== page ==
Worried about your kids reading level? The solution seems simple: reading more leads to children being better readers. But just saying this might not be all that helpful – after all, just how do you go about encouraging your child to read, and what can you do to help them if they struggle? We’ve got some great ideas lined up for you.
Make a Book Chart
If there’s one thing children love, it’s rewards. Whether it’s the promise of chocolate, or something bigger like a trip to the zoo, knowing there’s something they can work towards can give them the much needed motivation to complete tasks they might not enjoy. We recommend making a book chart alongside your child – if you make sure it’s got the important information and they help decorate, it’ll feel like something they’re already involved in. There’s a few ways of styling these – whether it’s per book, weekly or monthly. You could have a set amount of pages for them to finish before they get something, with an extra special reward for finishing a book. Or maybe you could just have rewards per book, and something big when they’ve read a certain amount. Use stickers to mark off what they’ve done on the book chart and it’ll soon become something they look forward to filling in.
Assess What They’re Reading
There are two important aspects of considering what your child is reading: the level of the text, and the content. If the book is too simple or too complicated for them they’ll get bored and stop trying, so you’ll want to make sure it’s at an appropriate level. While books do have age guidelines, these are only vague, and you’ll want to work with your child (and perhaps their teachers) to figure it out more accurately. Some eight year olds might be reading at an age twelve level, others at age five. Whichever it is, work to their level and you’ll notice they improve much faster. The other thing to check is the content. This is particularly important for children who read above their age – if the book introduces concepts they are unfamiliar with, they’ll struggle even if they can understand the actual words. Beyond suitability though, there is enjoyment to consider. Often, the books they read in school might not interest certain children, so try to find things more suited to them. For instance, if your child likes Minecraft, why not read a book about the game with them? Some parents worry that books like these might not be as useful as more traditional fiction books, but just reading at all is really important -and with a topic they enjoy, you can work on their comprehension too.
Don’t Force It
This is a hard balance to strike – you need to encourage your child to read, without forcing them so much that it becomes a chore. If you find they’re having a bad reading day, or are simply bored, it’s okay to stop reading and come back later. Pushing too hard can lead to them rejecting the idea of reading entirely! As mentioned above, make sure the books they’re reading are of interest to them. Fiction is not the only thing out there – reading strategy guides for video games, magazines about sports or even websites about topics that interest them are all valid ways of encouraging reading. If you have a child who gets bored easily of books, try getting them to read on a computer screen or tablet, and try to think about things that engage with their hobbies more. Forcing a child to read books they hate will only turn them off, but allowing them to read things they like can do the opposite.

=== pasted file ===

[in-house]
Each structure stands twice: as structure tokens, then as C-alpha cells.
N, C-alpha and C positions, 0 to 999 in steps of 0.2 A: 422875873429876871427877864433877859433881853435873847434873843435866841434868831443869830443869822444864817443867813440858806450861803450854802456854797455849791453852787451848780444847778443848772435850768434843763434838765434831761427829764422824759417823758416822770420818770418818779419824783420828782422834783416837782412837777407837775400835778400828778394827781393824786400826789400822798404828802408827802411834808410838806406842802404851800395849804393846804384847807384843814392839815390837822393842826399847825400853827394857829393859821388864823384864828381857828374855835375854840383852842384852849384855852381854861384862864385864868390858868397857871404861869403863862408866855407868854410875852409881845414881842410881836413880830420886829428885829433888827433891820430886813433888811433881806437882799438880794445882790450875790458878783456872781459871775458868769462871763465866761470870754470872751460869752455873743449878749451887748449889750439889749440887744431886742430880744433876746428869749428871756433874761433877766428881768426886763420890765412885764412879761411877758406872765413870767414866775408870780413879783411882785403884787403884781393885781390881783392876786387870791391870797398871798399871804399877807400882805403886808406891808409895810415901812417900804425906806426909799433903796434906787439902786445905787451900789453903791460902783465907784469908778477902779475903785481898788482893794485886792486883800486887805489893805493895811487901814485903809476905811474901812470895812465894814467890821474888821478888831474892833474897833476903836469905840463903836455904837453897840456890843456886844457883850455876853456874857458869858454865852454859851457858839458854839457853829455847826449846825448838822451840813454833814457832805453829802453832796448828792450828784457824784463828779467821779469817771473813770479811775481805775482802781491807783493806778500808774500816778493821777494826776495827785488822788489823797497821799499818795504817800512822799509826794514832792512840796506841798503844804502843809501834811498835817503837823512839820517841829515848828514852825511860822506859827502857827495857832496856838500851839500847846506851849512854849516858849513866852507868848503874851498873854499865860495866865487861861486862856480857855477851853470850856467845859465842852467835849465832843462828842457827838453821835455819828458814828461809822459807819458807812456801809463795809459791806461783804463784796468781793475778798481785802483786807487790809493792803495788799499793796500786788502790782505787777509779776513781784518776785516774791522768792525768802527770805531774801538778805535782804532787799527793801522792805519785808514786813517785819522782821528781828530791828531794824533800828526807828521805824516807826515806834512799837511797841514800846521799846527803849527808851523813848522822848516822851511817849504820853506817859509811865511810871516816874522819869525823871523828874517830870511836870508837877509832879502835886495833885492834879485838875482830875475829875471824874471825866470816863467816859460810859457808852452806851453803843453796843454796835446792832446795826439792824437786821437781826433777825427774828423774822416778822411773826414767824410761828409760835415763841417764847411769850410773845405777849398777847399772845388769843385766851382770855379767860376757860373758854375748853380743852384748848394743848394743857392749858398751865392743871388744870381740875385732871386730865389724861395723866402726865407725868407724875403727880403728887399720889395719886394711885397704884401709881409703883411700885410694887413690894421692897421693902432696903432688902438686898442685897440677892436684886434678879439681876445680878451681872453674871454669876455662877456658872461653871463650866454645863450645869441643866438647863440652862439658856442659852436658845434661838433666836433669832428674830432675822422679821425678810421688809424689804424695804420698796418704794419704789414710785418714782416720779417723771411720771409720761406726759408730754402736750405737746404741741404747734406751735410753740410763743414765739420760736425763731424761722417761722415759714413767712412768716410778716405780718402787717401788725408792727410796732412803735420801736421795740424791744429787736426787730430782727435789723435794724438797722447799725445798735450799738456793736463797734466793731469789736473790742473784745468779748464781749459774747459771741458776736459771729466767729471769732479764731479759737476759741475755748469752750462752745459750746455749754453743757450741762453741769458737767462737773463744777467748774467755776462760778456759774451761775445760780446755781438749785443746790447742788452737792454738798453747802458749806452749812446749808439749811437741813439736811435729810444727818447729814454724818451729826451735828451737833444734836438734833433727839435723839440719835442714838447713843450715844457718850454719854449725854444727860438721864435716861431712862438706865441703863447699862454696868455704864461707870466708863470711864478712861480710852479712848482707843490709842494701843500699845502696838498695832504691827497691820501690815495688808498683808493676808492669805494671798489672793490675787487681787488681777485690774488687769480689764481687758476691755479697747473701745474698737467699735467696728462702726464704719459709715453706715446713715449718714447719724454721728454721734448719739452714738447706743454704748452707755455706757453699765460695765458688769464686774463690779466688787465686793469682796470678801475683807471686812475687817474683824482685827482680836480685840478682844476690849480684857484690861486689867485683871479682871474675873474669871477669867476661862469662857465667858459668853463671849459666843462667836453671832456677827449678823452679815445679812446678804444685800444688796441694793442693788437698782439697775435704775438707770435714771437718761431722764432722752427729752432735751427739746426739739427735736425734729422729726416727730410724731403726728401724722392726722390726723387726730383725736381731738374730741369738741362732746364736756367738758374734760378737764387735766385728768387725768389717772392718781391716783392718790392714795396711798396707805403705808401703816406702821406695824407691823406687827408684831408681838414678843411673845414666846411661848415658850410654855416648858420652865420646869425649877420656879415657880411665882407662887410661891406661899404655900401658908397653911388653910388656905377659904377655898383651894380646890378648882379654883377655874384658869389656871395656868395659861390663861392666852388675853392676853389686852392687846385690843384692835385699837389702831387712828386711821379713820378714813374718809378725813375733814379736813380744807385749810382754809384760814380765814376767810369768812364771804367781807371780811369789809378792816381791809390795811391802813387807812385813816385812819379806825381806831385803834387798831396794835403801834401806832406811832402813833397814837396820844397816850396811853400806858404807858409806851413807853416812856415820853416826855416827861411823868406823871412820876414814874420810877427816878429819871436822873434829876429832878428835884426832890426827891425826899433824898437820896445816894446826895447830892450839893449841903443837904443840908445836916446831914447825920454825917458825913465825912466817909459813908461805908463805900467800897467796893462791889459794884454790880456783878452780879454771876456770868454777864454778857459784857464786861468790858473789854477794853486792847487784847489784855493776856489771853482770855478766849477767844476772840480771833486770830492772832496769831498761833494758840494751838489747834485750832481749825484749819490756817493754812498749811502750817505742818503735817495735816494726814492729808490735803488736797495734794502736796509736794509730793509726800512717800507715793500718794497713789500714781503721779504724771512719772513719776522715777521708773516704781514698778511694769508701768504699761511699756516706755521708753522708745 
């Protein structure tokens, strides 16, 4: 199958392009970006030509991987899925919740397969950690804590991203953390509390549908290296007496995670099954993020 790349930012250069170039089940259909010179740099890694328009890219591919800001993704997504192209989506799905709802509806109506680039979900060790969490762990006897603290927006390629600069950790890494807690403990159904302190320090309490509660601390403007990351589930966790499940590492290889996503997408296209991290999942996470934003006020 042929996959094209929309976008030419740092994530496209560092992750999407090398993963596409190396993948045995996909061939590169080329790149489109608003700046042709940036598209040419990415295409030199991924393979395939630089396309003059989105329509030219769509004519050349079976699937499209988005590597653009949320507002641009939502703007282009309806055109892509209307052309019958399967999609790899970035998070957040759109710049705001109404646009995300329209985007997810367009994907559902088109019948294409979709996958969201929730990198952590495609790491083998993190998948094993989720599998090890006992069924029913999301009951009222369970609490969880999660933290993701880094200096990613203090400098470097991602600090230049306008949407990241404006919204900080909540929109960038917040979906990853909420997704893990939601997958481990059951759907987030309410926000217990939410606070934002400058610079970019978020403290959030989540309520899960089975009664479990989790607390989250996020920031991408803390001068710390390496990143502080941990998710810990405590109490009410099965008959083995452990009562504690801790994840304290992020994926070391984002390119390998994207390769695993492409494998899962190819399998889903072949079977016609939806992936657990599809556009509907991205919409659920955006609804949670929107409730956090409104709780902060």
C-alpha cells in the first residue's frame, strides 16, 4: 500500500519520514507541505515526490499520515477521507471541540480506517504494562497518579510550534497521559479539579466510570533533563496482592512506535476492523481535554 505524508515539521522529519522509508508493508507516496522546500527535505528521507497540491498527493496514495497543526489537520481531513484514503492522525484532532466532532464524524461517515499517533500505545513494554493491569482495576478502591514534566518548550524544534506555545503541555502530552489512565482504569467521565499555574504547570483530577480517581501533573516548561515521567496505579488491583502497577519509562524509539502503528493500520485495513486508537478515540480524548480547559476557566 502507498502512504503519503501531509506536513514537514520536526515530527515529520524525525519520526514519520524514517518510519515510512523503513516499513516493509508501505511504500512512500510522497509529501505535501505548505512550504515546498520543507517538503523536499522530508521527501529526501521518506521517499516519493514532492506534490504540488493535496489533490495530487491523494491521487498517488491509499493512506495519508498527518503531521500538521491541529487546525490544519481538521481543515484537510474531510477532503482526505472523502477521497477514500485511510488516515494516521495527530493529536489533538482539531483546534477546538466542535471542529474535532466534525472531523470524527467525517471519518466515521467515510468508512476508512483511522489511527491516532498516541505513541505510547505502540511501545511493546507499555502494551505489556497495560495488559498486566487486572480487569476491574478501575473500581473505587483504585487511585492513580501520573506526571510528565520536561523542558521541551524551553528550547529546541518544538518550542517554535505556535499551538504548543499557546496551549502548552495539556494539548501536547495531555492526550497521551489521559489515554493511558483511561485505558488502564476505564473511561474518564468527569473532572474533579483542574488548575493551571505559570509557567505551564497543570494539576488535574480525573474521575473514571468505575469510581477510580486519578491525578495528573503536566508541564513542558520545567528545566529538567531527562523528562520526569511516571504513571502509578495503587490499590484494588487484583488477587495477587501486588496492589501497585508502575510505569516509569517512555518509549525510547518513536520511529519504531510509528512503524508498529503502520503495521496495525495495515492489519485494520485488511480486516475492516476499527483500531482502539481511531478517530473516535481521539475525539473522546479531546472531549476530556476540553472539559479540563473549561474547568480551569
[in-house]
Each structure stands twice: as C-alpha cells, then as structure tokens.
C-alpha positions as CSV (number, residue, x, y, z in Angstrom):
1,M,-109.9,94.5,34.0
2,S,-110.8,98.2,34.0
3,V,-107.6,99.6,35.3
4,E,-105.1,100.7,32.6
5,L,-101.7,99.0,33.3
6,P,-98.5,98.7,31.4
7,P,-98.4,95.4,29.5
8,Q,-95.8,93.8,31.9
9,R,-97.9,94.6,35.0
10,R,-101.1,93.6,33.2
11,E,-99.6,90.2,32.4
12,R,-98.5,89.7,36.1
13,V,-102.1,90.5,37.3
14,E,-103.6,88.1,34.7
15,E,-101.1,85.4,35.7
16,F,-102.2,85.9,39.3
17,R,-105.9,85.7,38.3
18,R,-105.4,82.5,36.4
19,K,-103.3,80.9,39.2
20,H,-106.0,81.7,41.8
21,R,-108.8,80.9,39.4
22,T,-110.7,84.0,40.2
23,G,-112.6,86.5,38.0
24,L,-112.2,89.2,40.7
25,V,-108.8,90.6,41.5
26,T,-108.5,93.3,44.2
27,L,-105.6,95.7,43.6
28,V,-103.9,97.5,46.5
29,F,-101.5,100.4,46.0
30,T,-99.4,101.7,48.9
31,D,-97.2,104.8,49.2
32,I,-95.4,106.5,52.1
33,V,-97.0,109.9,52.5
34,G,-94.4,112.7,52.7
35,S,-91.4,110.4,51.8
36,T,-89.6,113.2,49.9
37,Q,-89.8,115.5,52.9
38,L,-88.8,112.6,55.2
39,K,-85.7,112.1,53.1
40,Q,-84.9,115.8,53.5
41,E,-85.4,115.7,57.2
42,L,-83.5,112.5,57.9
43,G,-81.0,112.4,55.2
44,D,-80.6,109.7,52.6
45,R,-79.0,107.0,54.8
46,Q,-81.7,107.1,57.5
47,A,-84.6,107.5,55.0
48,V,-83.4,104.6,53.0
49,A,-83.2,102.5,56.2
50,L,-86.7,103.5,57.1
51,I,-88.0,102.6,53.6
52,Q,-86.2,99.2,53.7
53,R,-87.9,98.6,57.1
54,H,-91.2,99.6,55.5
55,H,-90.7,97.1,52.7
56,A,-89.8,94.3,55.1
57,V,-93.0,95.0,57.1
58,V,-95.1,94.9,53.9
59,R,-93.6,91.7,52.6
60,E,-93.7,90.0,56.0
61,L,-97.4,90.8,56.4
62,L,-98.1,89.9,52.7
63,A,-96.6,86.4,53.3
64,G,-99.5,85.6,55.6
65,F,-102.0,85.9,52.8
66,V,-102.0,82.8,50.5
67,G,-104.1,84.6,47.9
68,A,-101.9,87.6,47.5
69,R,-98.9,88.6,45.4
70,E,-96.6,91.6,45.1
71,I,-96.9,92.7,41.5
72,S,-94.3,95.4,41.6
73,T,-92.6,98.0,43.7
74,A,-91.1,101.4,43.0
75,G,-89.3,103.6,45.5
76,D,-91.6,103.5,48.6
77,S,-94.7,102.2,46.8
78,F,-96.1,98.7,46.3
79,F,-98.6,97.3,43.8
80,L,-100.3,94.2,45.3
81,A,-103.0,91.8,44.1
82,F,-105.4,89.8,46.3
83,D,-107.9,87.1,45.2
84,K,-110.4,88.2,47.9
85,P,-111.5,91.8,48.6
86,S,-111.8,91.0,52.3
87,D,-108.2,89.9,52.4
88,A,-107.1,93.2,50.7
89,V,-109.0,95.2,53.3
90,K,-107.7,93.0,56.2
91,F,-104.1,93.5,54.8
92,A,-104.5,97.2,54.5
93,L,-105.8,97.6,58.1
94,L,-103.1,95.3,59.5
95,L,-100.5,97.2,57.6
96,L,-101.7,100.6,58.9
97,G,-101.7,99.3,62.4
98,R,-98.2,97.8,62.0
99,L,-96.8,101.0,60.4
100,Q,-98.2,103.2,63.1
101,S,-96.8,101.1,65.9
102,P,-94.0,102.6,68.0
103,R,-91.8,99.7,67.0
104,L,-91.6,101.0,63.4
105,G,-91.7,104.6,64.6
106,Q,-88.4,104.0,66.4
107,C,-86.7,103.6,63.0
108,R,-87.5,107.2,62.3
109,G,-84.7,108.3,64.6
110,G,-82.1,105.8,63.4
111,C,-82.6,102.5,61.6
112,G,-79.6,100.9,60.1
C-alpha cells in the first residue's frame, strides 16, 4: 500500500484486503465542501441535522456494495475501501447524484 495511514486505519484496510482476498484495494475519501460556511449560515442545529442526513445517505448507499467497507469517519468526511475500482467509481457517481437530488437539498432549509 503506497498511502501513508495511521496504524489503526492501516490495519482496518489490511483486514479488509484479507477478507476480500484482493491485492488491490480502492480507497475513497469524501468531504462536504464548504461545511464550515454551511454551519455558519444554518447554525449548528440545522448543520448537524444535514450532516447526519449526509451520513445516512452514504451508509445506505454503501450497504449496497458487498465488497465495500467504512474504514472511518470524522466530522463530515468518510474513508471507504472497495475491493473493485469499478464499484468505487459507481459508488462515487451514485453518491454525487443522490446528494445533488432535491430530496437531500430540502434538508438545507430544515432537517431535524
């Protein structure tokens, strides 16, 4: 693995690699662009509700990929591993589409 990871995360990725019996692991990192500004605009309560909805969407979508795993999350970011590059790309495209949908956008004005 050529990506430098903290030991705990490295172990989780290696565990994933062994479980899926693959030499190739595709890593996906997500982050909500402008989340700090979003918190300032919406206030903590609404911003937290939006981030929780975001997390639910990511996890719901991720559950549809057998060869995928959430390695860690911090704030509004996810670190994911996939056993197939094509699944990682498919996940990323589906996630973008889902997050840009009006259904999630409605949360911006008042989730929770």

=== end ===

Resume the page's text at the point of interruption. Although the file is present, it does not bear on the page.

Talk About It
One thing many children end up lacking, even if they are brilliant readers, are comprehension skills. This is the ability to understand and follow what is going on. Reading aloud can often distract from this – how many times have you read something aloud only to realize none of it went in? You don’t want to make reading a boring experience by aggressively testing them about it, but there are ways to check and encourage their comprehension skills subtly. Simply talking about the book – Did you enjoy it? What was your favourite thing the character did? – can make your child think critically about the book, and help you figure out how much they’ understand the story. Plus, it will also give you insight into what kinds of things they like reading about most! You can even work this into your book chart – maybe they get bonus points for being able to tell you three key facts. It’s less like a test if there’s a reward at the end!
Have any other tips for encouraging your kids to read more? Let us know in the comments section below! And don’t forget to share this with your friends and family!